COMMUNITY PARTNERS: Regional biotechnology and biomedical entities
FACULTY LEAD: Dr. Denise Wingett
“The interdisciplinary Ph.D. in Biomolecular Sciences trains scientists to work as part of an interdisciplinary team to address challenges of global importance while preparing graduates for challenging and rewarding careers in today’s biomedical and biotechnology workforce.”
– Denise Wingett
Biophysicist Dr. Matt Ferguson and molecular and cellular biologist Dr. Eric Hayden have teamed up to investigate a synthetic approach to gene regulation. Specifically, they are working to engineer molecular “switches” in the genome of cells grown in the lab that will allow them to control gene expression, especially as it relates to RNA stability and splicing.
This blending of scientific specialties is at the core of the Ph.D. in biomolecular sciences. The program focuses on preparing students to satisfy the needs of a growing biotechnology and medical community in a 21st-century world.
The first of its kind in Idaho, the program allows researchers to solve problems by transcending the boundaries between the traditional disciplines of biology, chemistry, physics and computer science; this interdisciplinary focus distinguishes the program from others in biomedical research.
Ferguson and Hayden share not only a lab and an interest in RNA World (the self-replicating molecules thought to be related to all current life on Earth) but also Ph.D. student Nathan Redman. Part of the program’s second cohort, Redman did a rotation with Ferguson in 2014, and then one with Hayden the following year.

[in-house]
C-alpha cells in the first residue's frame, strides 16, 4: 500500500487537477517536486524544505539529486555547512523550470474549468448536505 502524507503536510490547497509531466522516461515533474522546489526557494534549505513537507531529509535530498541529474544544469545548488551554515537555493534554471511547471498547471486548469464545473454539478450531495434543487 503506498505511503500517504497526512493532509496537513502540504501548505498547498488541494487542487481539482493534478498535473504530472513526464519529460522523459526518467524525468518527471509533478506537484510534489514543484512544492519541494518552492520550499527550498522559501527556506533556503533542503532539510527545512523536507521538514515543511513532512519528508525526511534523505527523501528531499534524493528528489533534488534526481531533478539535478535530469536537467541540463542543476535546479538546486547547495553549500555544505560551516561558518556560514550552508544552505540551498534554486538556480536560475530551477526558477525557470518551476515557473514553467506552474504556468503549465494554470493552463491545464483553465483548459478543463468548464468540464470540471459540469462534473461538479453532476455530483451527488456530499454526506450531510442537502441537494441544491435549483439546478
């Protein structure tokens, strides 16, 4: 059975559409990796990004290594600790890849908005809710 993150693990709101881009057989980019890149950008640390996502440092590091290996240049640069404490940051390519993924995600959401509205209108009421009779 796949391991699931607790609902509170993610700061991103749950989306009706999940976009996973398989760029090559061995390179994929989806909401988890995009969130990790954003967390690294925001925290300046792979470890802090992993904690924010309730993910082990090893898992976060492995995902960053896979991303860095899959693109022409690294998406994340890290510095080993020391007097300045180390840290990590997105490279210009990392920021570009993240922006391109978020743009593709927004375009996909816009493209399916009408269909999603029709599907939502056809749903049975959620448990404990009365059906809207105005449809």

“Nathan said he wanted to work with both of us on a hybrid of our work,” Ferguson said. “He’s really glued the project together.”
The project looks at how genes allow for alternative splicing, where a single gene can code for multiple proteins. Ferguson also is interested in how humans cope with so few genes in our genome – only about 20,000. The answers to these questions lie in the genes created in his lab under specific conditions.
“If we understand something enough to engineer it, that’s when we truly understand how the genome works,” he said.
The collaboration between Ferguson, who has expertise in instrumentation, data analysis and some cell biology, and Hayden, who specializes in gene cloning and RNA design, has been gratifying for both.
“My collaboration with Dr. Ferguson is enabling me to observe things I thought were impossible to see,” said Hayden. “This is changing the way I design experiments, but more important- ly, I think our collaborative projects will change our ability to design biological systems.”
“It’s been really rewarding to find a partner and join together to share the load,” said Ferguson. “We hope this will be a lasting partnership.”